From the Green Bay Diocese web site:
GREEN BAY, Wis. (Feb. 16, 2011) – Bishop David Ricken met today with representatives from groups active in social justice issues throughout the Diocese of Green Bay and announced the creation of a new initiative, the Commission on Living Justice, which is charged with taking a leading role in the catechesis, planning, and implementation of Catholic Social Teaching in the Diocese. The bishop explained his actions and reasons in his Pastoral Statement on Living Justice in the Diocese of Green Bay also released today.
Bishop Ricken acknowledged that although the Catholic Church has one of the largest bodies of teaching on charity and social justice of any organization in the world, much of this teaching is largely unknown by many Catholics and often misunderstood and misinterpreted by others.
Read the full text of Bishop David Ricken's Pastoral Statement on Living Justice in the Diocese of Green Bay
The charge to the Commission, he said, is to create an integrated approach to living out the Gospel message of justice and charity as outlined in Matthew, Chapter 25. "I realize that there is a genuine need for greater understanding of the social doctrine of the Church," said Bishop Ricken. "The Diocese needs to be more involved in implementing this teaching in our own way and coming from our own theological and ecclesial foundation."
According to Bishop Ricken, the Commission will be established, including appointment of its members and creation of a formal structure within the diocesan organization, by early fall, 2011.
Reinstating CCHD Collection
In related actions, the Bishop used his pastoral statement to clarify and answer some open-ended questions related to the Catholic Campaign for Human Development (CCHD) and the role of individuals and parishes in local social justice organizations such as JOSHUA and ESTHER.
After a moratorium on the CCHD collection in 2010 due to concerns about some funded projects not being consistent with Catholic social teaching, the United States Conference of Catholic Bishops (USCCB) at their November 2010 approved a more thorough grant application process.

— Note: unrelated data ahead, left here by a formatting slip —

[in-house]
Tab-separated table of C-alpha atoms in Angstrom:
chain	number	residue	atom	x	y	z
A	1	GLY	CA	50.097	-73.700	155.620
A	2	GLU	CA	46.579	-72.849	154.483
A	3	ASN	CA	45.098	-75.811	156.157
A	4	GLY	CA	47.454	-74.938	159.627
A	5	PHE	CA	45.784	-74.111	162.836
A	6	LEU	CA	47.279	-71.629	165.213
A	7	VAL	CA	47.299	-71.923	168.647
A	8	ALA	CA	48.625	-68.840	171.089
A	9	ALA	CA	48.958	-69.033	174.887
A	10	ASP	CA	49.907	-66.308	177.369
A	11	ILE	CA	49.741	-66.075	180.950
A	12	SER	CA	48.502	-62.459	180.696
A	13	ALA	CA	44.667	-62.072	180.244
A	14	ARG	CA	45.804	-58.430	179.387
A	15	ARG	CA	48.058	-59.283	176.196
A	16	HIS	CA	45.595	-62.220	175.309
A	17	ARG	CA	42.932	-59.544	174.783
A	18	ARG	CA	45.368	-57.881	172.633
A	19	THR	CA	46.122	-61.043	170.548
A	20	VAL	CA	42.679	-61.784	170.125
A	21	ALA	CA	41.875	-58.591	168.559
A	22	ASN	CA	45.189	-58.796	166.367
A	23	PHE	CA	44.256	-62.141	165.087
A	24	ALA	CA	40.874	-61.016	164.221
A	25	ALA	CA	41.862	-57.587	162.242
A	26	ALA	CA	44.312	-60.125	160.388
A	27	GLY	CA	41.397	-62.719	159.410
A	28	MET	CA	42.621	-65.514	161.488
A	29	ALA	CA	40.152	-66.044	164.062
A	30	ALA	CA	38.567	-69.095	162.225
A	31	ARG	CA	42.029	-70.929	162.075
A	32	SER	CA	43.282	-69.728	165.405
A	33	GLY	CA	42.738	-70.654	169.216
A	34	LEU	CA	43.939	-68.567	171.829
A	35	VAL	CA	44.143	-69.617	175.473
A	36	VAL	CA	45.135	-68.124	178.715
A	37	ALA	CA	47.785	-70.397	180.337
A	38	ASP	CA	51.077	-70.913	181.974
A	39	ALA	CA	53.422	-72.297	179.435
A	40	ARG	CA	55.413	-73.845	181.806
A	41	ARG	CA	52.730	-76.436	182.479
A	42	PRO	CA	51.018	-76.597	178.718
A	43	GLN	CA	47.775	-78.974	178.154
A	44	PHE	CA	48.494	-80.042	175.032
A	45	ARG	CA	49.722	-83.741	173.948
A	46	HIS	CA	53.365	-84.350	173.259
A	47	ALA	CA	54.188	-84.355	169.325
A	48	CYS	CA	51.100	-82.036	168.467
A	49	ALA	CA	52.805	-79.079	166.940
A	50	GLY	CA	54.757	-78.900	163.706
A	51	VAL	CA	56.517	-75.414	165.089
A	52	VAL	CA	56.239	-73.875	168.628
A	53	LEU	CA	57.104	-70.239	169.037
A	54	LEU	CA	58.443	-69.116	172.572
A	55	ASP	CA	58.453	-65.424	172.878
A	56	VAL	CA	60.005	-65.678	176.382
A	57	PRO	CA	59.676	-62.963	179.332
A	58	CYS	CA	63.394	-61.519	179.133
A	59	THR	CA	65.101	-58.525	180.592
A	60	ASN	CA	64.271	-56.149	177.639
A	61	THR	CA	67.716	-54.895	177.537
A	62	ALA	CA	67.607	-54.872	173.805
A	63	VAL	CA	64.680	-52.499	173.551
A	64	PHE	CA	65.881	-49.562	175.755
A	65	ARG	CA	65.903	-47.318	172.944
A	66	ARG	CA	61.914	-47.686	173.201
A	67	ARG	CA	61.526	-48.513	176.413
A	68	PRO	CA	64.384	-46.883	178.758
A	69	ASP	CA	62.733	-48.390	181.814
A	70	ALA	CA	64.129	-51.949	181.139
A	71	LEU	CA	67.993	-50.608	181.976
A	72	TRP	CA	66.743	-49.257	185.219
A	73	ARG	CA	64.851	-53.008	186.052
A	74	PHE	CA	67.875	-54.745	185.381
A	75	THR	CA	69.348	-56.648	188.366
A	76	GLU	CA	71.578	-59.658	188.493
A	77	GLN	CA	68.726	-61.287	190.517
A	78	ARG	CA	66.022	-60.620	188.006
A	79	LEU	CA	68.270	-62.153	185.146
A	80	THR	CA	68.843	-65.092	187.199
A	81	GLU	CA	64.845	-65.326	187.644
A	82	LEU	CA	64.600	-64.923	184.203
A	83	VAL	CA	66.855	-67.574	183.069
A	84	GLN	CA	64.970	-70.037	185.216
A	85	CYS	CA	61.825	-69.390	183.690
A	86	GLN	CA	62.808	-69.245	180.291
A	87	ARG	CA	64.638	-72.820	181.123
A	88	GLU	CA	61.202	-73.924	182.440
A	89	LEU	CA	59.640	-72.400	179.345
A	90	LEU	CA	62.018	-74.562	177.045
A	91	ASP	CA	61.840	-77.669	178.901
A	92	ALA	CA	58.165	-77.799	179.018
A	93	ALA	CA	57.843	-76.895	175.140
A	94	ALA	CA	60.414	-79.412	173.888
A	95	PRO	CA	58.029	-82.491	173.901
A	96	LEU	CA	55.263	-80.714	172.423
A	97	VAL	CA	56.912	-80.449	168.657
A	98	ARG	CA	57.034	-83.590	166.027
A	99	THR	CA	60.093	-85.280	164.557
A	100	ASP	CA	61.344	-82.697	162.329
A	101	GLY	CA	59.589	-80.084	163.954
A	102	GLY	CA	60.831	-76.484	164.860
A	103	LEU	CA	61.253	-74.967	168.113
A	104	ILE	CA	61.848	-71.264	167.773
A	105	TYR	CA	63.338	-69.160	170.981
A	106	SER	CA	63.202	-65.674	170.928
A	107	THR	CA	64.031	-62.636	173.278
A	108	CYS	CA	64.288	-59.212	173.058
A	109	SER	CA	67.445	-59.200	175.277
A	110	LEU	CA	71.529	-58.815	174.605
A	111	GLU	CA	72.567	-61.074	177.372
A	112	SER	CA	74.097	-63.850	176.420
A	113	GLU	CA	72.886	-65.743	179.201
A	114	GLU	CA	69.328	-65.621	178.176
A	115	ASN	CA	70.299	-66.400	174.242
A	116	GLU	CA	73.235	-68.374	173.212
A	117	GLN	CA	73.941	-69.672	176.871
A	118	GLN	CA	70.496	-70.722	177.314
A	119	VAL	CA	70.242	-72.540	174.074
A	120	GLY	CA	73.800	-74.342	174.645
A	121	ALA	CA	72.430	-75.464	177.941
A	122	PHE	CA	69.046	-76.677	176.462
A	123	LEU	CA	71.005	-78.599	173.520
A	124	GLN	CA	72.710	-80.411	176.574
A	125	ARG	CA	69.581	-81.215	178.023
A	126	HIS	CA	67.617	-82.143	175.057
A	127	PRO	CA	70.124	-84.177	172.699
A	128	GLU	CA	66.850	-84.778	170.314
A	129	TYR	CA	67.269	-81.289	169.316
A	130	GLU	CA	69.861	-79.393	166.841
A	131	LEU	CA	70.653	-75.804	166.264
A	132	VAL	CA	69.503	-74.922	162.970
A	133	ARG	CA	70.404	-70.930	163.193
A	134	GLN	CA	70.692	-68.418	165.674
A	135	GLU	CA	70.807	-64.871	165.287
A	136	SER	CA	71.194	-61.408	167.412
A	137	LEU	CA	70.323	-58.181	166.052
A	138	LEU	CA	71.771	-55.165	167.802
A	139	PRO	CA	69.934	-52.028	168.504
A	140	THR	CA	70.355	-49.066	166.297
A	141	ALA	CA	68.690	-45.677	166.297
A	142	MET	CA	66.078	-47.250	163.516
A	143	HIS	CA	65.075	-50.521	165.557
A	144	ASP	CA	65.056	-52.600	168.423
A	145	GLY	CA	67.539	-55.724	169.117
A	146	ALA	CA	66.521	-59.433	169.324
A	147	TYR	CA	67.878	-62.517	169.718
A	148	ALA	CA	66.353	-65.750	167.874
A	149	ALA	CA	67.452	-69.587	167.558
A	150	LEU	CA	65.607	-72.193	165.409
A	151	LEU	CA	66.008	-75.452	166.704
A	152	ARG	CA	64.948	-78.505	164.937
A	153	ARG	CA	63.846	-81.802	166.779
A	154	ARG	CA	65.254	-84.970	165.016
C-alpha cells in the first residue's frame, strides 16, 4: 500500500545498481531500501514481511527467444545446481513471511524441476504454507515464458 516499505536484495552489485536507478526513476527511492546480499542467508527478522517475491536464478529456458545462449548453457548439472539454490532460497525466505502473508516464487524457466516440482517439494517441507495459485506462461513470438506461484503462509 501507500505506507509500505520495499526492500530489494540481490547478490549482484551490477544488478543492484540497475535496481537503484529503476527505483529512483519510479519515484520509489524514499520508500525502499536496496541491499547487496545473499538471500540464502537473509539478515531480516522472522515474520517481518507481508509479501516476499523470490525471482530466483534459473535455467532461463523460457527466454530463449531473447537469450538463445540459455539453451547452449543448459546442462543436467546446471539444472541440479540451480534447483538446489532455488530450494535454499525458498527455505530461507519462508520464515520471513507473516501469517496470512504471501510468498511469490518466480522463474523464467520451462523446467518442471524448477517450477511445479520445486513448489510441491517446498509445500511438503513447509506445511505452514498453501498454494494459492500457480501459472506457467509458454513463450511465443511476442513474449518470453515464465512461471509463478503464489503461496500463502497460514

Based on the actions of the USCCB, Bishop Ricken announced that "I am confident that we have the necessary checks in place that will help us to be better informed and assist us in discerning grant requests. The CCHD collection in the Diocese of Green Bay will be reinstated and take place as part of the collection for the World’s Poor during the weekend of April 2, 2011."
Clarifying JOSHUA and ESTHER
Bishop Ricken’s pastoral statement also included a new policy on parish membership in non-Catholic organizations. The issue arose in conjunction with the membership connections of local social justice groups, specifically JOSHUA and ESTHER, to state and national organizations. During the last electoral campaign cycle, for example, an announcement from a pro-abortion coalition appeared on the ESTHER website. The announcement was subsequently removed.
At the time, however, Bishop Ricken questioned the lack of oversight of non-Catholic groups whose positions may be inconsistent with the tenets of Catholic social teaching. A task force was named to study the situation and its implications on parishes, specifically the potential downside of dual corporate affiliations.
"I want to make it abundantly clear that I am very proud of many of the works that JOSHUA and ESTHER are doing here in Green Bay and in the Fox Valley," said Bishop Ricken. "The living out of the Gospel values of Matthew 25 in mutual projects is truly commendable and is an example of living out the call of charity and justice in our day."
Individual, but not parish, membership OK
"However," he added, "my concern continues to center on the structural and institutional concerns that are brought about by the 'corporate membership' of parishes in local groups, and through them to their state and national organizations. Therefore, I am directing our parishes to withdraw their corporate membership in these organizations, effective July 1, 2011."
Individual parishioners can still maintain a personal membership in JOSHUA or ESTHER, and parish groups are still encouraged to work together ecumenically with members of other faiths on specific projects consistent with Catholic social teaching.
Bishop Ricken concluded that this issue has prompted him to look into all parish and diocesan corporate relationships, and begin to review the status of all these relationships through the same lens for the same or similar reasons.
Who we are
The Catholic Diocese of Green Bay works to bring the Good News of Jesus Christ by helping people in need and by providing academic, leadership and spiritual formation opportunities to parish and school leaders. Established in 1868, the Diocese is composed of 350,000 Catholics in 16 counties: Brown, Calumet, Door, Florence, Forest, Kewaunee, Langlade, Manitowoc, Marinette, Menominee, Oconto, Outagamie, Shawano, Waupaca, Waushara and Winnebago.
Deacon Ray DuBois
Director of Communications
Phone: (920) 272-8213
(Click in the line above for our latest bulletins.)